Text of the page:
- The last 3 days, my students went on their own previously scheduled trip to New York City or Quebec. I think I only worked 6 normal school days this month….
- We had 2 weeks of regular school days, then the final week of special 8th-grade events. That means shoehorning some Civil War-related learning, but no way I could fit something comprehensive. The “soldier promotion checklist” system got the job done alright, but the calendar was (once again!) not on my side.
- Now here I am finishing this post on the first day of vacation, with a summer cold that’s invading my body. That seems about right.
Reflecting in general terms, this was my least-favorite year as an 8th grade Social Studies teacher. (I had a couple rough ones while teaching ELA, but that’s another story.) As a whole, this student group was the most anxious and the least-trusting population I’ve ever had. Political trends, topics, and debates about the new president/administration only increased those qualities.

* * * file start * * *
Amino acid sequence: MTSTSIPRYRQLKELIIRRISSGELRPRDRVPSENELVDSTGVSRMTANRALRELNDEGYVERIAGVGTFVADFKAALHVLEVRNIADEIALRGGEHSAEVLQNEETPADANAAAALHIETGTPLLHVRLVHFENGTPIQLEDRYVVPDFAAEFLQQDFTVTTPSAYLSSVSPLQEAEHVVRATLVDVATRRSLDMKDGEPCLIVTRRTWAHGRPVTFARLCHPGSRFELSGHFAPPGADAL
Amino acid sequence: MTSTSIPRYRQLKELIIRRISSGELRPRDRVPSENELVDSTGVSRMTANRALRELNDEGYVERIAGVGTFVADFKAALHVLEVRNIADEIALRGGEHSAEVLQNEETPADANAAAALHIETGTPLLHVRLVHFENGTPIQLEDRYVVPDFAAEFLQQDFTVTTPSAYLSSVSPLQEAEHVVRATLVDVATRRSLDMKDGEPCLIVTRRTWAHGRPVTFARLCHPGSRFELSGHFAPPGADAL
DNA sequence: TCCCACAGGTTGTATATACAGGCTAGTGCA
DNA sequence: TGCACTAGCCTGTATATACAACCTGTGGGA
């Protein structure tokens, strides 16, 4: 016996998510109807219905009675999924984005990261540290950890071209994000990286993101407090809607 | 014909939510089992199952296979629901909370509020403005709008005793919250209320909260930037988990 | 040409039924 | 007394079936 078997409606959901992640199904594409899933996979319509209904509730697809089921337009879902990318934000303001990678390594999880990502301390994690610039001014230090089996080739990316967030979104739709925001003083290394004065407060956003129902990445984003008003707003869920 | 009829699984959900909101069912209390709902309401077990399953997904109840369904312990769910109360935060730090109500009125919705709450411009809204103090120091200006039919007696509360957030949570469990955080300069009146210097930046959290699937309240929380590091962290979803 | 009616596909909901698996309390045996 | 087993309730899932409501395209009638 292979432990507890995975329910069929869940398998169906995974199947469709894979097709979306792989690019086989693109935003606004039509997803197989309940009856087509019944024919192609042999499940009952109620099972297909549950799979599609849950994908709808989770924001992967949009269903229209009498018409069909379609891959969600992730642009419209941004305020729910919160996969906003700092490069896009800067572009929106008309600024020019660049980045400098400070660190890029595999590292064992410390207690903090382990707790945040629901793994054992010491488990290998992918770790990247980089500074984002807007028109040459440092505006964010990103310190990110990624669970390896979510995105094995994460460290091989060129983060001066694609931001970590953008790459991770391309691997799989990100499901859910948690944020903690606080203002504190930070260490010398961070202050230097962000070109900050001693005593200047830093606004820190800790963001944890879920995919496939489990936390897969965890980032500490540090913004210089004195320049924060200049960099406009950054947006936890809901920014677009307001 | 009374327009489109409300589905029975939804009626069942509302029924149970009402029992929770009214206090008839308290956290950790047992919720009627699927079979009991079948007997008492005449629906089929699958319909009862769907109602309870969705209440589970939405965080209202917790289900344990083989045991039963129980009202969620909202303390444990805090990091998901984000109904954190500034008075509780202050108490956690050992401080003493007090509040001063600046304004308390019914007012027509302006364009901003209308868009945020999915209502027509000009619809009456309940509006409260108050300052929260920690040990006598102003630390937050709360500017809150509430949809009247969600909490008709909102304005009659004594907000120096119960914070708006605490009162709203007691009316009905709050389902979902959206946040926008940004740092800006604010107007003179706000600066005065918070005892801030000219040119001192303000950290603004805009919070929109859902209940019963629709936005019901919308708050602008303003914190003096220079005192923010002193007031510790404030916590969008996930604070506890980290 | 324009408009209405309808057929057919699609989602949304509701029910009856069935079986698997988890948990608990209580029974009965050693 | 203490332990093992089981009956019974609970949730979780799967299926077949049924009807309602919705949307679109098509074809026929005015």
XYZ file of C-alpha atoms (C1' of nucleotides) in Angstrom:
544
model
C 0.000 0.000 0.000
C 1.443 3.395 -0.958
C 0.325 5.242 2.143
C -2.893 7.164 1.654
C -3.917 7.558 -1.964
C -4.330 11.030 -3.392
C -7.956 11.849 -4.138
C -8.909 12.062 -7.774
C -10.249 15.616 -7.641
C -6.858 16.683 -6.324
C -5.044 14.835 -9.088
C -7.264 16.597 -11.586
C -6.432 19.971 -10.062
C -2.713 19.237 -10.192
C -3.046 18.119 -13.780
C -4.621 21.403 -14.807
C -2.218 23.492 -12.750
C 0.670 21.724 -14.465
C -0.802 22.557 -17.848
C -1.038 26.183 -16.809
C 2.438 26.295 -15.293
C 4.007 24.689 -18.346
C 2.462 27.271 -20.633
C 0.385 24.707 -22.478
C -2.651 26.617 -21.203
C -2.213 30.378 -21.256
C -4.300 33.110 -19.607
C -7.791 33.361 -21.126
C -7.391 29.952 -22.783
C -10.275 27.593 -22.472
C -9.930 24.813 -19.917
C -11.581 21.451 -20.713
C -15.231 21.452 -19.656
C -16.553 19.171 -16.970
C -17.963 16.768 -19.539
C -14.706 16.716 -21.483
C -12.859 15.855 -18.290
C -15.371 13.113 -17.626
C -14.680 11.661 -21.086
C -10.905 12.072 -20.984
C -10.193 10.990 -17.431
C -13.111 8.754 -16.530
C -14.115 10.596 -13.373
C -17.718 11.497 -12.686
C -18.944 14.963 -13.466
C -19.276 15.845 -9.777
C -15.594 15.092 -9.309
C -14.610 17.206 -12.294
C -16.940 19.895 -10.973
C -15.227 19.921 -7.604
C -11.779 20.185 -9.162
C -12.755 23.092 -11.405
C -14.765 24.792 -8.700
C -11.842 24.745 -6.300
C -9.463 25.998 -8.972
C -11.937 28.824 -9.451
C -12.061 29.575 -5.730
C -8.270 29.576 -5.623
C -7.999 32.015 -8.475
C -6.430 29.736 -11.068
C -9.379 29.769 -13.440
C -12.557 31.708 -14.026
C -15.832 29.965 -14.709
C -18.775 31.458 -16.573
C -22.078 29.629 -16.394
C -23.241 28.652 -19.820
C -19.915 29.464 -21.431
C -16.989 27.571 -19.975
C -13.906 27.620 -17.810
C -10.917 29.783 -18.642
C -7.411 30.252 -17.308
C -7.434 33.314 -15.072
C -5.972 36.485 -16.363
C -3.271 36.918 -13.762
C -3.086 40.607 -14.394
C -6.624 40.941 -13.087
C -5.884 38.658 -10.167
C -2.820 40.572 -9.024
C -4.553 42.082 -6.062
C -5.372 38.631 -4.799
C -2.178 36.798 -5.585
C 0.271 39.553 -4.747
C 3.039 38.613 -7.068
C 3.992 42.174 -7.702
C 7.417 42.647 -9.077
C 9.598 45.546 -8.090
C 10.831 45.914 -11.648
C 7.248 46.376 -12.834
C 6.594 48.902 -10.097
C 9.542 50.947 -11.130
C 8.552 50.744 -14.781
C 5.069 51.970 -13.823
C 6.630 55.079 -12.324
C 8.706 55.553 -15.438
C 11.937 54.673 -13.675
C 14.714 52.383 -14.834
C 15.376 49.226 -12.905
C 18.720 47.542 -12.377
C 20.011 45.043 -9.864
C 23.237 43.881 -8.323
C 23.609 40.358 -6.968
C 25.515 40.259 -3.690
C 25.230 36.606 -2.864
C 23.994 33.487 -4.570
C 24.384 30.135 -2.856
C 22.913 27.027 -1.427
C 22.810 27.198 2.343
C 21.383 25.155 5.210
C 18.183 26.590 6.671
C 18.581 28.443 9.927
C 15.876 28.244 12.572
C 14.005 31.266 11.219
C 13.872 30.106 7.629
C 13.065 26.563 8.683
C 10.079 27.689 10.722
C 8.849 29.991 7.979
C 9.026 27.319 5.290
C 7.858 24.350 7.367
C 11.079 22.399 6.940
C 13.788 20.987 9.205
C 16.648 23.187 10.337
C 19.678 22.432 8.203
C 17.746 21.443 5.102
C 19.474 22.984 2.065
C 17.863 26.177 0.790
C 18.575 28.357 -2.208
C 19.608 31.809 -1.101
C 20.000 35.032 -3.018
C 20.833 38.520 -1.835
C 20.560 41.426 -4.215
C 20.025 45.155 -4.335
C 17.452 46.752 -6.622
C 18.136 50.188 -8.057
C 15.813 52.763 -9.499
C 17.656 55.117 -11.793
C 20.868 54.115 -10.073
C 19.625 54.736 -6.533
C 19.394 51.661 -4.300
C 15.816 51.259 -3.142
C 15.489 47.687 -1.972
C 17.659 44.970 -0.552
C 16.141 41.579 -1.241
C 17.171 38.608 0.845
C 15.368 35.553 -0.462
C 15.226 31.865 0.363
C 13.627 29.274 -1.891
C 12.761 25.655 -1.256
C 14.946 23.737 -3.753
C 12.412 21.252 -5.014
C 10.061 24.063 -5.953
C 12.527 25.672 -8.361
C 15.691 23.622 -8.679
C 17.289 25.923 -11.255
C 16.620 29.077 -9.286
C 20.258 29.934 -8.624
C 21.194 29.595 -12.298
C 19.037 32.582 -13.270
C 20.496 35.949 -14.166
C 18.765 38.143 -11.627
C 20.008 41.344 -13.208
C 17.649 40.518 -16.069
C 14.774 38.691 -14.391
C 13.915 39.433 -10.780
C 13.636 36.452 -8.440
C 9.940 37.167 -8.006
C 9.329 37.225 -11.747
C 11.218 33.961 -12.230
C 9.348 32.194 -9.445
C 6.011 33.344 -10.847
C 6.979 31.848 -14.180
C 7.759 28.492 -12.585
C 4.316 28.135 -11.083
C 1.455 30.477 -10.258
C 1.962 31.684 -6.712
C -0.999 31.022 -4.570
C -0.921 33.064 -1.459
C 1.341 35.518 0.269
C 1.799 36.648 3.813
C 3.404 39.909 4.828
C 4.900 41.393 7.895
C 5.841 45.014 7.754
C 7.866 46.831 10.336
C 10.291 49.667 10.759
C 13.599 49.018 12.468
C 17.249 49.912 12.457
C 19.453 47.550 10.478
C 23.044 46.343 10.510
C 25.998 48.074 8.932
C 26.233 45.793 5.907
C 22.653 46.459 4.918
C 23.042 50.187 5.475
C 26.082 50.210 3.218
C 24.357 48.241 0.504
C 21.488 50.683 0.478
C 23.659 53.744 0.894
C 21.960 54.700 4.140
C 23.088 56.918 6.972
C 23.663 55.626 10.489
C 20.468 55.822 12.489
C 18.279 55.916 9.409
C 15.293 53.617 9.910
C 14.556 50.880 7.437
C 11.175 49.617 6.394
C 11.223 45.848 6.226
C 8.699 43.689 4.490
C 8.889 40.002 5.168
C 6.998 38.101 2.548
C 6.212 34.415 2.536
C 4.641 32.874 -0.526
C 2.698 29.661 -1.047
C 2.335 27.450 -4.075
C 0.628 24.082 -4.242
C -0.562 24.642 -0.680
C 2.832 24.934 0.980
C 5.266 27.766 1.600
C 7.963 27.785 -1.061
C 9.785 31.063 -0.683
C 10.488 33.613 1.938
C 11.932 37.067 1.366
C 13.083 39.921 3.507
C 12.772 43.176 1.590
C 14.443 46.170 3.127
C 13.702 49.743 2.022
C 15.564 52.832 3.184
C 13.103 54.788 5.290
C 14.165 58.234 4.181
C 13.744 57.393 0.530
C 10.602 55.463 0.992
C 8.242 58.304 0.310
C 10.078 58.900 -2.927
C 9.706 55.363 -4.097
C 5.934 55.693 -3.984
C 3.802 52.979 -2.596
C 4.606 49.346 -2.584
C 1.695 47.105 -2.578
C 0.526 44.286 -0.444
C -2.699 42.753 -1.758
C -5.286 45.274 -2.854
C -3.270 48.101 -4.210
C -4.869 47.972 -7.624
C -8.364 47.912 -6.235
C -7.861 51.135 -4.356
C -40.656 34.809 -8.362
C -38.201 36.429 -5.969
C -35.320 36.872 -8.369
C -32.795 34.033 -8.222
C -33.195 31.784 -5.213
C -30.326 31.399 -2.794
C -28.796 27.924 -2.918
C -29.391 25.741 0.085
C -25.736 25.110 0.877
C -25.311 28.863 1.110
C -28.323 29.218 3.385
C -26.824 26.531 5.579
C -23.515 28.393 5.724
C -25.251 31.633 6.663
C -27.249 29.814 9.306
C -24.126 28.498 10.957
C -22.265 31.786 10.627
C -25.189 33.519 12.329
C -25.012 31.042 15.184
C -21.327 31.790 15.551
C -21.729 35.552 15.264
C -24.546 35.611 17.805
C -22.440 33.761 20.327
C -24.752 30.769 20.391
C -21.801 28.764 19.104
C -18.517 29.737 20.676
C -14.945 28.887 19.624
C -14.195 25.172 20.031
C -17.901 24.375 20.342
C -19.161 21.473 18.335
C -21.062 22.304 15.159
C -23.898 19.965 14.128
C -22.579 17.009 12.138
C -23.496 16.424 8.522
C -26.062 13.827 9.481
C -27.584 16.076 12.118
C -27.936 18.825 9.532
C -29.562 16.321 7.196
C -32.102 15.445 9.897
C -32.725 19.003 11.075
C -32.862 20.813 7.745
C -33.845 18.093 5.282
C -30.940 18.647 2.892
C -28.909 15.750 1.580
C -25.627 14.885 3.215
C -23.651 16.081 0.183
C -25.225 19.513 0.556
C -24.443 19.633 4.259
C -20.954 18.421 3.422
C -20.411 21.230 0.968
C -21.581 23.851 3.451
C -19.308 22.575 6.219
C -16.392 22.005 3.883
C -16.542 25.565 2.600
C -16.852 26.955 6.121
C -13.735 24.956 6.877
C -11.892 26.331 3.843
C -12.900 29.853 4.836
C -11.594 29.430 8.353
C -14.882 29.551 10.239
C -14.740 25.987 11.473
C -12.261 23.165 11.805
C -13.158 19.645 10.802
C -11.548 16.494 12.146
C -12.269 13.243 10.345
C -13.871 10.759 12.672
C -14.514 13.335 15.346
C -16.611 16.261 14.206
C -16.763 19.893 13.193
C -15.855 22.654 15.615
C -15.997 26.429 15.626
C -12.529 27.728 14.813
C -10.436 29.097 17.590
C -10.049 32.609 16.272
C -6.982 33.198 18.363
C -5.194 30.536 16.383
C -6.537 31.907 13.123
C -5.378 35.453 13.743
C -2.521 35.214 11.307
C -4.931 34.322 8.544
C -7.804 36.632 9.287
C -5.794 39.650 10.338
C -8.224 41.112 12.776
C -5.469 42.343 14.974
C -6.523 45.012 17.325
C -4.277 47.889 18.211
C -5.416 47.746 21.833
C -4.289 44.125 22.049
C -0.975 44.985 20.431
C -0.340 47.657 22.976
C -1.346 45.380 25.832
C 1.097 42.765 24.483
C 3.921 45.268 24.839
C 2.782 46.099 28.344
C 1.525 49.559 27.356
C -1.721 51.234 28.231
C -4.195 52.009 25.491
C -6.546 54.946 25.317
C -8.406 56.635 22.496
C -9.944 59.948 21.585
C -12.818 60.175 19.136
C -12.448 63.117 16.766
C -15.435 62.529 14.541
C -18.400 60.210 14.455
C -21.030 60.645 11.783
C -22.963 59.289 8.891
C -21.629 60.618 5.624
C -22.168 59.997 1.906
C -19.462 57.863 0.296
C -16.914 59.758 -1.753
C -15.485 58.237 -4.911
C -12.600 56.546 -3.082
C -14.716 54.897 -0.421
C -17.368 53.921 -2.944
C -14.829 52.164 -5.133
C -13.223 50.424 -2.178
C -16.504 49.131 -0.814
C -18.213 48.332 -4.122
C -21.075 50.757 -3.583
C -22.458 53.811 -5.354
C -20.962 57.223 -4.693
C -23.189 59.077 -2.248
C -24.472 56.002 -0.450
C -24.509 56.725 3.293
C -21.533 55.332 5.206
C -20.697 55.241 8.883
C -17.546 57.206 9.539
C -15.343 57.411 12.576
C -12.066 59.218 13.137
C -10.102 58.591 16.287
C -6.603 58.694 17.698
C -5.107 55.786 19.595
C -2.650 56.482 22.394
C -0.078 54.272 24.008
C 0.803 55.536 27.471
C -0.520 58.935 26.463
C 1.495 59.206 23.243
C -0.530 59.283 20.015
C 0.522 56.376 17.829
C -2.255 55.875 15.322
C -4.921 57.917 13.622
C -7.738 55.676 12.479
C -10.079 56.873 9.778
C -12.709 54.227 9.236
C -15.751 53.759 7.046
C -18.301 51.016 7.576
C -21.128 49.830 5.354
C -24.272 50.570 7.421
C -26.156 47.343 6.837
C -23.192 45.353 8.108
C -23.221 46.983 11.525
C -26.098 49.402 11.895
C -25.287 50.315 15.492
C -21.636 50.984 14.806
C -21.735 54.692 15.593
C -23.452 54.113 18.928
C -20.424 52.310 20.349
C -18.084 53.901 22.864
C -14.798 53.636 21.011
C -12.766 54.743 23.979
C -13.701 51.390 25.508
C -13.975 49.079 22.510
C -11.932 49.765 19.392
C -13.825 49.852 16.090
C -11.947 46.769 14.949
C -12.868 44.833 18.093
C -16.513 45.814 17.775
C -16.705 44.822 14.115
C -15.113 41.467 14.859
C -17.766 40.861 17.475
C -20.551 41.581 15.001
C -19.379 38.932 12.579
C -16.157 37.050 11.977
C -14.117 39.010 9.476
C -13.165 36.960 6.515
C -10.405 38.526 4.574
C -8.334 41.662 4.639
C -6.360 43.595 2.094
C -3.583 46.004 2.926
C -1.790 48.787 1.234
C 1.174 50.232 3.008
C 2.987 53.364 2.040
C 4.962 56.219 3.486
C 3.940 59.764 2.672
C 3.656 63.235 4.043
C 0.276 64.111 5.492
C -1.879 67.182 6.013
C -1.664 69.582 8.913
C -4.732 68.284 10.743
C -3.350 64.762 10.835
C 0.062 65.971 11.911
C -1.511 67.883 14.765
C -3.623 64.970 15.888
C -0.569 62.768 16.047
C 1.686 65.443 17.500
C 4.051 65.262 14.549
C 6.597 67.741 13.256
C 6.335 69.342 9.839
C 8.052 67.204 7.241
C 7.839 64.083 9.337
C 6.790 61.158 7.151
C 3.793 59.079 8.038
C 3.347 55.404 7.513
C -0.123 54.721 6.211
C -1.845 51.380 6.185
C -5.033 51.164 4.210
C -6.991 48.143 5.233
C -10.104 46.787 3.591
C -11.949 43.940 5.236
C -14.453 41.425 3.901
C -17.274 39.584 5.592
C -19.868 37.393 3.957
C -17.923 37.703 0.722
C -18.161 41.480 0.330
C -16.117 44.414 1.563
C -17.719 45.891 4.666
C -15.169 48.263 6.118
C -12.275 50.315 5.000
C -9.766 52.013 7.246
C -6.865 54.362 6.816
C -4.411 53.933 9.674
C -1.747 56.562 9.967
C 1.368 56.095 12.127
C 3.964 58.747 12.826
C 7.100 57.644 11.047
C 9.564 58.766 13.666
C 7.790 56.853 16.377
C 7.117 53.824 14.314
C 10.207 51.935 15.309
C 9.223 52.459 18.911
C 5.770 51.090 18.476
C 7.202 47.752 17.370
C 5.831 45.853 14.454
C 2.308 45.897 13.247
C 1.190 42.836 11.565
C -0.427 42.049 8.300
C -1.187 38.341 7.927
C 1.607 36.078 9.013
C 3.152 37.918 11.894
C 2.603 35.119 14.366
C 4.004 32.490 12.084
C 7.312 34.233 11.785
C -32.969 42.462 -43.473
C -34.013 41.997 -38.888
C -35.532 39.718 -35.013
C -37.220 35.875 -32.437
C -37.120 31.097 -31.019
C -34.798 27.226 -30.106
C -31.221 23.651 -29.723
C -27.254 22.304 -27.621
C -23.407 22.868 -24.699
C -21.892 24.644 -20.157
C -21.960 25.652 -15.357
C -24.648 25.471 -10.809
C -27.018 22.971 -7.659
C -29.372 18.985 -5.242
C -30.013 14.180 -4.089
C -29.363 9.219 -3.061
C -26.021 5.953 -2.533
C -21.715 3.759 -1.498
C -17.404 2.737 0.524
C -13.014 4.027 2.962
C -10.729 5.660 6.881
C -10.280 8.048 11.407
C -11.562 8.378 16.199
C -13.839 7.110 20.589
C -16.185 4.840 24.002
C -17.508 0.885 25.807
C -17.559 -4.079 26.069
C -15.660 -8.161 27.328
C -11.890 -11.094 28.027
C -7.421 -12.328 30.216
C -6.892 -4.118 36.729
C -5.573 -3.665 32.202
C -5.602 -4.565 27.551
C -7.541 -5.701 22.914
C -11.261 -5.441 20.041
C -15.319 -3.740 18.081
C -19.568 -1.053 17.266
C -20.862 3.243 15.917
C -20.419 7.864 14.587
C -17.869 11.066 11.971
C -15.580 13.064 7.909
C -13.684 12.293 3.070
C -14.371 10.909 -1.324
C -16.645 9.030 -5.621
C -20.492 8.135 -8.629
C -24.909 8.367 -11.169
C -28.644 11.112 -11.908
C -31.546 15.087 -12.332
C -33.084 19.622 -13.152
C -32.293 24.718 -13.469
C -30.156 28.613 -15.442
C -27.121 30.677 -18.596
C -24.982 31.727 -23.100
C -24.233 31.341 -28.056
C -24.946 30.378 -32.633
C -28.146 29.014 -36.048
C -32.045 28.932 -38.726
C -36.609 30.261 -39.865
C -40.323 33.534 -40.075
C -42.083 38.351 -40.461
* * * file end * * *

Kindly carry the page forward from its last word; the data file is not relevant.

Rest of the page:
I also had frustrations with school-related systems and policies. We tried a new Advisory system that extended homeroom twice a week; my small group of 14 did not ‘gel’ very well, and the prescribed activities were totally unhelpful. The teaching assistant I described earlier should have been terminated (or at least remedied better) before June, because she limited students’ learning and made minimal yearlong improvement (e.g., a student complained last week that she was filing her toenails during an academic support period).
Lots to consider this summer, but I don't think a hefty overhaul is required. Some systems and ideas never really had a chance in 2016-17!